WARRENSBURG — On Aug. 7, members of the Warrensburg Main Street organization were surprised to find that the wooden chair that sat in their vestibule had, for some reason, been stolen.
Amused by the peculiar circumstances, the organization members decided to create a collection of social media posts jokingly detailing the stolen chair’s “adventures” across Warrensburg.
The theft of the chair caught the Warrensburg Main Street office by surprise, as there was seemingly nothing special about the wooden chair that was once resting in the entrance to the building.
“It was looked at, sat in and once deciding it was a good, sturdy chair, it was taken out the door,” Darci Cowan, creative content coordinator at Warrensburg Main Street, said. “We caught the entire scene on our camera and had quite the laugh that someone just picked up our chair and left as if it were theirs.”
The employees at Warrensburg Main Street said they were not too worried about the cost of the stolen chair, but they did decide to report the theft to the Warrensburg Police Department.
Finding the whole situation humorous, some of the Board members said they thought this was a good opportunity to have some fun with the unique circumstances.
Teena Simon, a member of the Warrensburg Main Street Board of Directors, photographed a similar chair from the office, left unscathed by any chair bandits, at different locations across Warrensburg.
She then posted the photographs to social media, joking that the missing chair was adventuring to different places around town.
“As Teena sent us her photos, it was easy to laugh at how ridiculous the situation was,” Cowan said. “It was a great way to bring humor to an unusual situation.”
Photographing the chair in different locations across town was good for more than a laugh, though.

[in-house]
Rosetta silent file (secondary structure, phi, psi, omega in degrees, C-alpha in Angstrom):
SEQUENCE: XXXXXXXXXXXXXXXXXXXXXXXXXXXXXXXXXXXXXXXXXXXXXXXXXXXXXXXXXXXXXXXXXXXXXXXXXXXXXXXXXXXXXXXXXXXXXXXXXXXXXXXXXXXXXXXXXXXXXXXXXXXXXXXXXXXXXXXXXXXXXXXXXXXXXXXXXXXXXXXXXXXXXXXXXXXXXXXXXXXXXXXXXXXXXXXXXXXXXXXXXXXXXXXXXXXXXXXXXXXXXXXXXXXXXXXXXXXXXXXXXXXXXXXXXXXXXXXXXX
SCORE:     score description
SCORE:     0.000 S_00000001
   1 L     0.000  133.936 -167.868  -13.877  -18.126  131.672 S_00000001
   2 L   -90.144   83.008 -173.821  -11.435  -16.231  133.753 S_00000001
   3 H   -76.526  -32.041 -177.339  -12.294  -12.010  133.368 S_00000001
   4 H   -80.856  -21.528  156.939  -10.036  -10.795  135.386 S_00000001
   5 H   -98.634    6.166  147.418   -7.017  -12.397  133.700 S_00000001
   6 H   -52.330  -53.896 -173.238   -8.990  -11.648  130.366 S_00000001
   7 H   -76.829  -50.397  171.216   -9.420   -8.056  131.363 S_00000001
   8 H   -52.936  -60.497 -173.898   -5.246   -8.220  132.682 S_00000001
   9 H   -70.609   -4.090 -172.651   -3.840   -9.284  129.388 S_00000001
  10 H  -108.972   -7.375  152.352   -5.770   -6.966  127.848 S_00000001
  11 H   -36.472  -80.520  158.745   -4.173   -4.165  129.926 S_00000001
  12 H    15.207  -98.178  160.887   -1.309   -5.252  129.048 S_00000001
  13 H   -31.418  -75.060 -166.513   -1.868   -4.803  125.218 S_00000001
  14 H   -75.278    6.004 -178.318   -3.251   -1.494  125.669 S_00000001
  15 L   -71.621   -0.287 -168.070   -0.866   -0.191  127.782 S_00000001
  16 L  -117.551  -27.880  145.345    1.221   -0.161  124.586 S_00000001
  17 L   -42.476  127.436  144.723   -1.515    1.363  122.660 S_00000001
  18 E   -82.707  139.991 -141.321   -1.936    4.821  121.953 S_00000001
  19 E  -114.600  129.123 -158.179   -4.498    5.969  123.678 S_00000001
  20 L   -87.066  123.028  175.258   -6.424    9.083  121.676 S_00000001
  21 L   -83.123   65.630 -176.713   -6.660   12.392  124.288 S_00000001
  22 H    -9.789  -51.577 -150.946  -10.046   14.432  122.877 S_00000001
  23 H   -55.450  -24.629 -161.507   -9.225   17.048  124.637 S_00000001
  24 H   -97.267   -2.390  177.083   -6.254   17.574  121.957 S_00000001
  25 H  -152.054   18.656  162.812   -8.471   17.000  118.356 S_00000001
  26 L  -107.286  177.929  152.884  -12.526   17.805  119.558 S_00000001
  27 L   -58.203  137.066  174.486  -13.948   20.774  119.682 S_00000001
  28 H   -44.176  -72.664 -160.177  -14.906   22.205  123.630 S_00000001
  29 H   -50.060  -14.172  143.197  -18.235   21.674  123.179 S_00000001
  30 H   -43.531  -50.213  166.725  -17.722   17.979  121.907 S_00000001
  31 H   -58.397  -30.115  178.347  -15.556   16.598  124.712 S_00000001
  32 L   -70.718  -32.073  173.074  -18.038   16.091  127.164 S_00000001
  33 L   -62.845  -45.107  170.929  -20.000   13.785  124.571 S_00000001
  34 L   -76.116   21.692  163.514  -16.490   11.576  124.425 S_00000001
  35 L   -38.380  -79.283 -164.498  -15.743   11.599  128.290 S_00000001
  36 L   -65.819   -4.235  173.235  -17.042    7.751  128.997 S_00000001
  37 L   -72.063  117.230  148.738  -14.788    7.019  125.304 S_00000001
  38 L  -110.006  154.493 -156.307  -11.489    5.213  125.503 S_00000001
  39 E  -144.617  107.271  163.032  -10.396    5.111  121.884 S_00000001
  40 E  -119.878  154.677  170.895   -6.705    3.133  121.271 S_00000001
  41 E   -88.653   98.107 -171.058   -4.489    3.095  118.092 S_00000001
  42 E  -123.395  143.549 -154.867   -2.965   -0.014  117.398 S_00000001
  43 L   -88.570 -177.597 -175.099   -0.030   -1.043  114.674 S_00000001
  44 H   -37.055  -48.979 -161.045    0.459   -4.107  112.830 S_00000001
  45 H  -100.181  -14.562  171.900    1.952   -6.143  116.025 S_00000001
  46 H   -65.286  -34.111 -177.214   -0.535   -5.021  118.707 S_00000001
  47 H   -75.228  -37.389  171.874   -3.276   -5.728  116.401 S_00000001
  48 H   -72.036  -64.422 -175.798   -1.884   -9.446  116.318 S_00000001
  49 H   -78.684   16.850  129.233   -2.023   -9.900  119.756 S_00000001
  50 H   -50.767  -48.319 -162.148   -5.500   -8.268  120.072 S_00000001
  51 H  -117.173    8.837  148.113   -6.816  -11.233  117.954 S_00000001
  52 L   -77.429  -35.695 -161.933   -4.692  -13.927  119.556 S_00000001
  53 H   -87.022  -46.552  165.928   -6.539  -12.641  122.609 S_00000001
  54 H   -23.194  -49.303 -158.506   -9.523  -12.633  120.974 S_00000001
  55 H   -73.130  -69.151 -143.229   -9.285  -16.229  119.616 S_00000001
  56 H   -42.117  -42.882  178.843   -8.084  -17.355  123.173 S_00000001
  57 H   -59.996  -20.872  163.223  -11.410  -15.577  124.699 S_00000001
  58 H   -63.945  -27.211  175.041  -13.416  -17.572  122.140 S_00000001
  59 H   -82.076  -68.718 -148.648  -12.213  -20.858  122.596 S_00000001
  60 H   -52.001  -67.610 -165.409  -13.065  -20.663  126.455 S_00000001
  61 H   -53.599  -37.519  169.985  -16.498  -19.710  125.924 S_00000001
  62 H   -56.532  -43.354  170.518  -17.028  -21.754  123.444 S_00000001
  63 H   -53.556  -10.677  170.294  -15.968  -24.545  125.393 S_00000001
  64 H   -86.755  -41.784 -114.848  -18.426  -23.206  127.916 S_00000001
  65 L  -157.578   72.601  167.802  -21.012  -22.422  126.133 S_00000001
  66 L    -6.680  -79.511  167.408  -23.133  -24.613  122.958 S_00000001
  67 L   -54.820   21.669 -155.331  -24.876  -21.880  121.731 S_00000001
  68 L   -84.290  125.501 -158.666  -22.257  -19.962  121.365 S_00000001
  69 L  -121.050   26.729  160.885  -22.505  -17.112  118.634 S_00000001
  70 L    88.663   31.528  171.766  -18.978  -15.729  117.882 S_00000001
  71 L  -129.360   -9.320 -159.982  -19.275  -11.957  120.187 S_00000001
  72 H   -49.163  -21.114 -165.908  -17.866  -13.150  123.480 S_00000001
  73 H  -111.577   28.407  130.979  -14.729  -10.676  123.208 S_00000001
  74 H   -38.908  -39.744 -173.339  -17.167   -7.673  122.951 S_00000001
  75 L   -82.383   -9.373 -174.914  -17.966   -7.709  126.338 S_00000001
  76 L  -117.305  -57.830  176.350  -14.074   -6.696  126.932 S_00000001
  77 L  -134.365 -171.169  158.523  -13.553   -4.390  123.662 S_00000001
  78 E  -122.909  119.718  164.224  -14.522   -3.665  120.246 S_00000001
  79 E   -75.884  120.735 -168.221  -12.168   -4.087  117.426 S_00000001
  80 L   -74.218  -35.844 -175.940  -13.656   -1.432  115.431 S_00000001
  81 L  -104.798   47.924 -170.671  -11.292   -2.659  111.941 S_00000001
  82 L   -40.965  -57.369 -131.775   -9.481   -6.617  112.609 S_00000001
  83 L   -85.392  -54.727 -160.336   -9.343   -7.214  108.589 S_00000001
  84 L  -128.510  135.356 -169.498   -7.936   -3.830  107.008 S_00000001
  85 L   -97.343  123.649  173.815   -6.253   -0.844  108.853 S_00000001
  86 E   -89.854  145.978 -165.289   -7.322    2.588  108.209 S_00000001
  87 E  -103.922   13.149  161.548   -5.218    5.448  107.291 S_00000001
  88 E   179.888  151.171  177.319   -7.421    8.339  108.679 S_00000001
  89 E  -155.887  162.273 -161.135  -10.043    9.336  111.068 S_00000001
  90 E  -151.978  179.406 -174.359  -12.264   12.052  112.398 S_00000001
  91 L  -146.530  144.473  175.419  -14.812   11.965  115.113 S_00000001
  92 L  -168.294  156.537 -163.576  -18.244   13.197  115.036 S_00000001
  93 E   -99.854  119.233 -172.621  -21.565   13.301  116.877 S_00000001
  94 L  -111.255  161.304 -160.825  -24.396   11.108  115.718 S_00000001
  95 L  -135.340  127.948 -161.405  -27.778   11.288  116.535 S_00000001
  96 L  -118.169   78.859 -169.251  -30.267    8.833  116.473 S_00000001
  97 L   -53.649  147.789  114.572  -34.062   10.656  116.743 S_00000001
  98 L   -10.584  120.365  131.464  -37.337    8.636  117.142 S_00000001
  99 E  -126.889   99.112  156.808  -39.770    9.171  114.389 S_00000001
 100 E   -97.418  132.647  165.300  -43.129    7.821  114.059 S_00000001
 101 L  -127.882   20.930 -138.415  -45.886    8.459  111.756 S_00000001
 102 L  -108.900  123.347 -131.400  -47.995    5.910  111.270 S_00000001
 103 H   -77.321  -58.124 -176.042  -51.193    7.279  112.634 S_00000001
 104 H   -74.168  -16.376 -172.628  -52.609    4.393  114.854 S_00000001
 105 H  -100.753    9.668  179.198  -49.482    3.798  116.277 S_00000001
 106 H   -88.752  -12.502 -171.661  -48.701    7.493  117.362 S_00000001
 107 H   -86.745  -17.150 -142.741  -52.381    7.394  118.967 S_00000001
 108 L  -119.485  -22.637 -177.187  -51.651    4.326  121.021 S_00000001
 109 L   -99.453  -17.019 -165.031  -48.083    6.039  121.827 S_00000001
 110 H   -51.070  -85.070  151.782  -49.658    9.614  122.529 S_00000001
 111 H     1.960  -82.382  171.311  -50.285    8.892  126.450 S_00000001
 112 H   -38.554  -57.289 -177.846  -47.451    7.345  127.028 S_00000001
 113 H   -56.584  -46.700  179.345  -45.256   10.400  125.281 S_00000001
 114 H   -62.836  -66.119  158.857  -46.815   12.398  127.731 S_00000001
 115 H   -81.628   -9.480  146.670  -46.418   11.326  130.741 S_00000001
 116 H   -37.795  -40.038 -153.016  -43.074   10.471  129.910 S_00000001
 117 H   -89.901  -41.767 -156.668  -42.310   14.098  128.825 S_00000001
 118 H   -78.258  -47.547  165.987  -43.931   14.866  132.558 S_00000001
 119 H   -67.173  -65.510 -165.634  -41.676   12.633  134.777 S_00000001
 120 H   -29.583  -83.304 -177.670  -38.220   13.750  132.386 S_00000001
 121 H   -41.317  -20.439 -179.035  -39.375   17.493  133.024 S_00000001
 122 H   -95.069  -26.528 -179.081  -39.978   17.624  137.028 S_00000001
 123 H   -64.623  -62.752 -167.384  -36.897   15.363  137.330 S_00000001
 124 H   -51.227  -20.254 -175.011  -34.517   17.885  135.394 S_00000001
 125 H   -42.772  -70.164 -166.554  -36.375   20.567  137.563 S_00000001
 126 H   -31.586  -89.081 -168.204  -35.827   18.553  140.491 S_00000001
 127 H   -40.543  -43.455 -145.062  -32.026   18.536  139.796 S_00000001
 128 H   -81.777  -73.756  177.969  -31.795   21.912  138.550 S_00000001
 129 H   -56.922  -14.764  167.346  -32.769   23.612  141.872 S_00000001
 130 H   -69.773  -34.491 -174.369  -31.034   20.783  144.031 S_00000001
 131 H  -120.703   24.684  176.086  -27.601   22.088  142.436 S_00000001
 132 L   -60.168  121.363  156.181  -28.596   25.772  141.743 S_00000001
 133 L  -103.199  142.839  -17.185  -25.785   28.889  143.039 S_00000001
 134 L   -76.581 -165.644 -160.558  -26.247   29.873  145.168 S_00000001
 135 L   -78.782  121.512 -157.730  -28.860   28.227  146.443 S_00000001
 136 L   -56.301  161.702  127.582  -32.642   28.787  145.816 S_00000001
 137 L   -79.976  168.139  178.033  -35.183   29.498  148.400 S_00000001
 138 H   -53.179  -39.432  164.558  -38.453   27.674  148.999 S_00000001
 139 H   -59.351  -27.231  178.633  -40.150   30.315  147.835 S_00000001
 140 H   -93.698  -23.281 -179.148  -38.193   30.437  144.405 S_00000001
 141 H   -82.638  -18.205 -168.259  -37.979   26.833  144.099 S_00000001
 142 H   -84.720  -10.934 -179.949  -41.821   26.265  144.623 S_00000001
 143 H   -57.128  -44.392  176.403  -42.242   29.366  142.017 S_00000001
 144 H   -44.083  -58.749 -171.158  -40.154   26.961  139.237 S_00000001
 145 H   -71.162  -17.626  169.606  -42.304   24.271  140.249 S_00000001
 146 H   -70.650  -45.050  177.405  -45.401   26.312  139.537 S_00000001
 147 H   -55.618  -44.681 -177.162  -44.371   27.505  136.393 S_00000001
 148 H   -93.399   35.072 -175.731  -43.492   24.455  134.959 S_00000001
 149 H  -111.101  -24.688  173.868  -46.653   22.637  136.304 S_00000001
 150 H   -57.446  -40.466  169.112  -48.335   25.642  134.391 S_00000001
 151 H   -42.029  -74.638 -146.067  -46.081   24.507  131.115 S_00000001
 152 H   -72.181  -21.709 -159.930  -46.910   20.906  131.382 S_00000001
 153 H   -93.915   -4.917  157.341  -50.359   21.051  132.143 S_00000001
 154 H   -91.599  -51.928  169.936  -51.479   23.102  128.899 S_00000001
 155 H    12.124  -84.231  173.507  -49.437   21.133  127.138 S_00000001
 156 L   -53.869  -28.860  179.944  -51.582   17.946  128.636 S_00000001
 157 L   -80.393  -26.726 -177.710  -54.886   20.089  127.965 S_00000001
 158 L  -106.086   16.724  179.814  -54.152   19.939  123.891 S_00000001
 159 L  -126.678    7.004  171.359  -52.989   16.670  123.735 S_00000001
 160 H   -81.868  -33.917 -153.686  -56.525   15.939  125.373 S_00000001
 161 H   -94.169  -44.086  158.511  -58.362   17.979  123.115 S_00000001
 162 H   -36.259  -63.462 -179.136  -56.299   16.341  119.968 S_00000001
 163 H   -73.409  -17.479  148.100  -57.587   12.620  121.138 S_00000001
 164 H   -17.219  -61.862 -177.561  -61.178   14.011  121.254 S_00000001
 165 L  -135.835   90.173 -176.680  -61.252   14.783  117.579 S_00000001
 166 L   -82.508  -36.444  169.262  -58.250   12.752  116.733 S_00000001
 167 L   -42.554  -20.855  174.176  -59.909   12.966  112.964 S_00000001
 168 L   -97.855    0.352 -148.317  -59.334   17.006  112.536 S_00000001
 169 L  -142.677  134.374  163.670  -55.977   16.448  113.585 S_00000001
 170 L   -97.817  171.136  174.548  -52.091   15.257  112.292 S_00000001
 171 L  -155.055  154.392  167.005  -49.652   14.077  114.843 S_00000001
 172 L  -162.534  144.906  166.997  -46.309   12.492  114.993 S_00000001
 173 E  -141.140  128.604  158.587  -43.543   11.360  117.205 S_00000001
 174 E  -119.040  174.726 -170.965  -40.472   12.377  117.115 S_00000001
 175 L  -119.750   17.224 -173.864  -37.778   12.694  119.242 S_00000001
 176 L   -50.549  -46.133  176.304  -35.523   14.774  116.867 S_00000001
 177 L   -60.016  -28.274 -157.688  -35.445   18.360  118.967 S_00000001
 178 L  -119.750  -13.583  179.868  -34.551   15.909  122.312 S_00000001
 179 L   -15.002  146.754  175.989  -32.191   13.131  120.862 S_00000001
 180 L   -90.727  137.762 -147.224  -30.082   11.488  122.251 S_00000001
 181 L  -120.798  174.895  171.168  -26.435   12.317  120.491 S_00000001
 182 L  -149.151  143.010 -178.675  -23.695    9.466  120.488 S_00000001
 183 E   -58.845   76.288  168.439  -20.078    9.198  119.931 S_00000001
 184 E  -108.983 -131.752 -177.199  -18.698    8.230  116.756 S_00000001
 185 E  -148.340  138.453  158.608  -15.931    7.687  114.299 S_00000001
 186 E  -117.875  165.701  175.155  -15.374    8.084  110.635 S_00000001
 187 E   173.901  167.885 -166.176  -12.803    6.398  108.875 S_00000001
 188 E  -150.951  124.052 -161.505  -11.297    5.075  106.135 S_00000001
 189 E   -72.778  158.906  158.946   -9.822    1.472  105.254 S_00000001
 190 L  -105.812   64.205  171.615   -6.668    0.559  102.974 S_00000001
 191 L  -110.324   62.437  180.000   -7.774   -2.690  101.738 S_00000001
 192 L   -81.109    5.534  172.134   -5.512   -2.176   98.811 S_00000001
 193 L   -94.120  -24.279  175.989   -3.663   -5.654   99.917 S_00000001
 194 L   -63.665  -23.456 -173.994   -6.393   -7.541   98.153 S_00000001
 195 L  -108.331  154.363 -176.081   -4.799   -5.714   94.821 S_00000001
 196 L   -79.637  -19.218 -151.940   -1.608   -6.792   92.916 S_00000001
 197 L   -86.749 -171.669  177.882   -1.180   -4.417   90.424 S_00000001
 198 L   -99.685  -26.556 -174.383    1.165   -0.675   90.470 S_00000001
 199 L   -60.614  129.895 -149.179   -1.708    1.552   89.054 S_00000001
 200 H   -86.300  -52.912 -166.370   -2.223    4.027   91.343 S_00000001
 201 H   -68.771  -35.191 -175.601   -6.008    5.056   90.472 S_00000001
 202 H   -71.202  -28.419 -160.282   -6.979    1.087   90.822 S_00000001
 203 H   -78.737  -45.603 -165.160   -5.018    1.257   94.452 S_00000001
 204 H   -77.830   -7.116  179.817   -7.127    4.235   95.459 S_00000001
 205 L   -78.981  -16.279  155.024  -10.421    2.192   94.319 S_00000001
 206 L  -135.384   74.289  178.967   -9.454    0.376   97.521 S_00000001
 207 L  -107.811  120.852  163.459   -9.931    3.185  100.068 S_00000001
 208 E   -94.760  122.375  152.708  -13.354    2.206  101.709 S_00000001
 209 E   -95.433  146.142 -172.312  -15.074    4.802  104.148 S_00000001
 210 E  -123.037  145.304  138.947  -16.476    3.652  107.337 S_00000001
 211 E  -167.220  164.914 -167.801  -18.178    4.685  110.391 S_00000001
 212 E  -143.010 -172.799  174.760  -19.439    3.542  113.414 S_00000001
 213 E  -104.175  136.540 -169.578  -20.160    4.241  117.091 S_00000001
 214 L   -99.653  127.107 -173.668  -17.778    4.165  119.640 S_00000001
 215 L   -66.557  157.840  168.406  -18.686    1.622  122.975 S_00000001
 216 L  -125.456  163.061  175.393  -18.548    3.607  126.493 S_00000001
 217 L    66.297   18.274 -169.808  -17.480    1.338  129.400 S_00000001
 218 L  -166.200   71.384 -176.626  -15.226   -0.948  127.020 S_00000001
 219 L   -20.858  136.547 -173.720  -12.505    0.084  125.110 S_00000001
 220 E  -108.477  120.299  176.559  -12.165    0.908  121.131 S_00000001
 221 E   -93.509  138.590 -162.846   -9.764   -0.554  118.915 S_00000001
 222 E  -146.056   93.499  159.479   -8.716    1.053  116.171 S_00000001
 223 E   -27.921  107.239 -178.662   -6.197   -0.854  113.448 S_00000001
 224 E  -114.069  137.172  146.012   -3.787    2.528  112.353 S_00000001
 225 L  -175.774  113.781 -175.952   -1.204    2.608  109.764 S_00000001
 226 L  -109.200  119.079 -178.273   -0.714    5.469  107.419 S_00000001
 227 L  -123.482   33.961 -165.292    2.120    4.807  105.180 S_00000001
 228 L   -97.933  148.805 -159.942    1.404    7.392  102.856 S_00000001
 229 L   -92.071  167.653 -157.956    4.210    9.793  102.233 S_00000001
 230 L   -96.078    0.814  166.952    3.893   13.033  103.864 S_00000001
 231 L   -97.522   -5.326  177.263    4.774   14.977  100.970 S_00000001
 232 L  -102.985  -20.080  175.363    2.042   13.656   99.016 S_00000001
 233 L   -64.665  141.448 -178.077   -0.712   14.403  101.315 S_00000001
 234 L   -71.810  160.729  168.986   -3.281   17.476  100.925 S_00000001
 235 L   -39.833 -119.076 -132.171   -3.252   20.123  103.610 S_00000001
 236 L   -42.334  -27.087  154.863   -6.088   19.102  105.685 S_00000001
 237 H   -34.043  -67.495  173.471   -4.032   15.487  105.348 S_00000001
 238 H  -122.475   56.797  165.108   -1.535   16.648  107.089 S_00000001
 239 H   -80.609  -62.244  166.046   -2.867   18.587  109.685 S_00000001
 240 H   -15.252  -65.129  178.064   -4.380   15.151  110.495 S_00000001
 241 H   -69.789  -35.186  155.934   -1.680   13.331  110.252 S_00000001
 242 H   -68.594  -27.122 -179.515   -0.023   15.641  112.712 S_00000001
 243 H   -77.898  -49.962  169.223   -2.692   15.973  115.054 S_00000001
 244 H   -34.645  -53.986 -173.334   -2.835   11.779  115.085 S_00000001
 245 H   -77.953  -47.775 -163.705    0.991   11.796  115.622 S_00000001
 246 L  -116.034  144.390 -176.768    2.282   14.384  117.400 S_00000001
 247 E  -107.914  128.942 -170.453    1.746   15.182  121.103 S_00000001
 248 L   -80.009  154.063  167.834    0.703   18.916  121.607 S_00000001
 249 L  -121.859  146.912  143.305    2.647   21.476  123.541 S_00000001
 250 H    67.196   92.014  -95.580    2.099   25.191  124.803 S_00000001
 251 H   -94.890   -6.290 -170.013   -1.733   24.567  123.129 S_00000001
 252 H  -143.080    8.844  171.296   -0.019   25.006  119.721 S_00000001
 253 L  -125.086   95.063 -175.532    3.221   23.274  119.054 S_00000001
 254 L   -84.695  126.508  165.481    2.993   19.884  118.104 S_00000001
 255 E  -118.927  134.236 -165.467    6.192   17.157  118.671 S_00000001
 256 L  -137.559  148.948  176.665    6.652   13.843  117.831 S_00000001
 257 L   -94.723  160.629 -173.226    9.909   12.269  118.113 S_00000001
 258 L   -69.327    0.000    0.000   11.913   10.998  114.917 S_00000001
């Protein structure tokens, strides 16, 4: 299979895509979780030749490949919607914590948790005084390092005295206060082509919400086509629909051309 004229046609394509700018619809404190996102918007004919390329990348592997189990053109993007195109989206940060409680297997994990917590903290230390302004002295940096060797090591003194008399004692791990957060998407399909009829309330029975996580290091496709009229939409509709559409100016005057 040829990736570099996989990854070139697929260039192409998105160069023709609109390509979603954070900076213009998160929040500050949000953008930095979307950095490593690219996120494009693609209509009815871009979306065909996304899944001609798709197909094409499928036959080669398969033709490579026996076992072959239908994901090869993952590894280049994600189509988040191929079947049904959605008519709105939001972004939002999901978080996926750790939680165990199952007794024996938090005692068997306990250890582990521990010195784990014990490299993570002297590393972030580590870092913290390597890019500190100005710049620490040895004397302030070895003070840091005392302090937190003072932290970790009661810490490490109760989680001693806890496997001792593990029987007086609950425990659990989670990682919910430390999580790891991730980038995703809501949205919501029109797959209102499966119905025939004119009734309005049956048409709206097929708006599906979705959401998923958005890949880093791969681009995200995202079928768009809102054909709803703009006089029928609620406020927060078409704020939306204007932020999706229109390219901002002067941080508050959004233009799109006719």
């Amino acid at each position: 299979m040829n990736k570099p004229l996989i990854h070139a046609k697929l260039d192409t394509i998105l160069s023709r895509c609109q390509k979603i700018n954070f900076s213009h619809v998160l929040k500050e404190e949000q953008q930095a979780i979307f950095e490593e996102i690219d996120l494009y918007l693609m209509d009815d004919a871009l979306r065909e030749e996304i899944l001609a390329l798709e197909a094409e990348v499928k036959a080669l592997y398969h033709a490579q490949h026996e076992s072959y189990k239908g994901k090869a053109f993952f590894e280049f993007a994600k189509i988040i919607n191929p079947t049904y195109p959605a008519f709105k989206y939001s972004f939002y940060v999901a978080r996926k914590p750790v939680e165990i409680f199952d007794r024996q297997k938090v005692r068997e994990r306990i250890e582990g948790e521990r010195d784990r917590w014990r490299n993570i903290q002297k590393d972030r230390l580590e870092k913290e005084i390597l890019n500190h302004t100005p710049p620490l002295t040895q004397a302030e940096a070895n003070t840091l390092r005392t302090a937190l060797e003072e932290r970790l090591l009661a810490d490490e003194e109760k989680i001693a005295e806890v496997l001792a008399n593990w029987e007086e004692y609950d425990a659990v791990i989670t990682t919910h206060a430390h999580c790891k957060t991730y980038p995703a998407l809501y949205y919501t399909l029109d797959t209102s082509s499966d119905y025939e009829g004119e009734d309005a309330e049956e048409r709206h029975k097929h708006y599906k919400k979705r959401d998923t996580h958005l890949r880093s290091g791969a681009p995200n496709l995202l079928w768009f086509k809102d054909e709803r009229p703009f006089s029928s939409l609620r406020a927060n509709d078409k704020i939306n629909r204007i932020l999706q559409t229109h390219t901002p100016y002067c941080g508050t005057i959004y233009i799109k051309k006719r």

It also provided the chance to showcase various locations and establishments in Warrensburg that members of WMS said they believe deserve more attention.
Some of the photographed locations included the Old Historic Courthouse Square, Turkey Foot Prairie and artist Hugo Kriegel’s 1440 Clock Project murals.
“There are several places in Warrensburg that are hidden gems that don’t get a lot of publicity,” Cowan said. “Sharing the story and locations of our #WarrensburgsWanderingChair was a great way to share and showcase some of the lesser known places in Warrensburg.”
Numerous members of the Warrensburg community began engaging with the posts by replying with their own jokes and showing interest in the location that the “missing” chair had found itself in.
“People chimed in with chair puns, thoughts on why the chair was visiting a particular location and asking where the locations were in Warrensburg,” Cowan said. “We think that the amount of engagement we received goes to show how much people enjoy seeing a little comic relief on their social media newsfeeds.”
The chair has since been returned to its rightful home at Warrensburg Main Street, but it would appear as though its adventures across town are not yet over.
“Although the chair has been returned to us, we still have several photos to share of the places our chair had visited,” Cowan said. “So keep a look out for those on the Warrensburg Main Street Facebook page to see what other fun locations our chair was photographed.”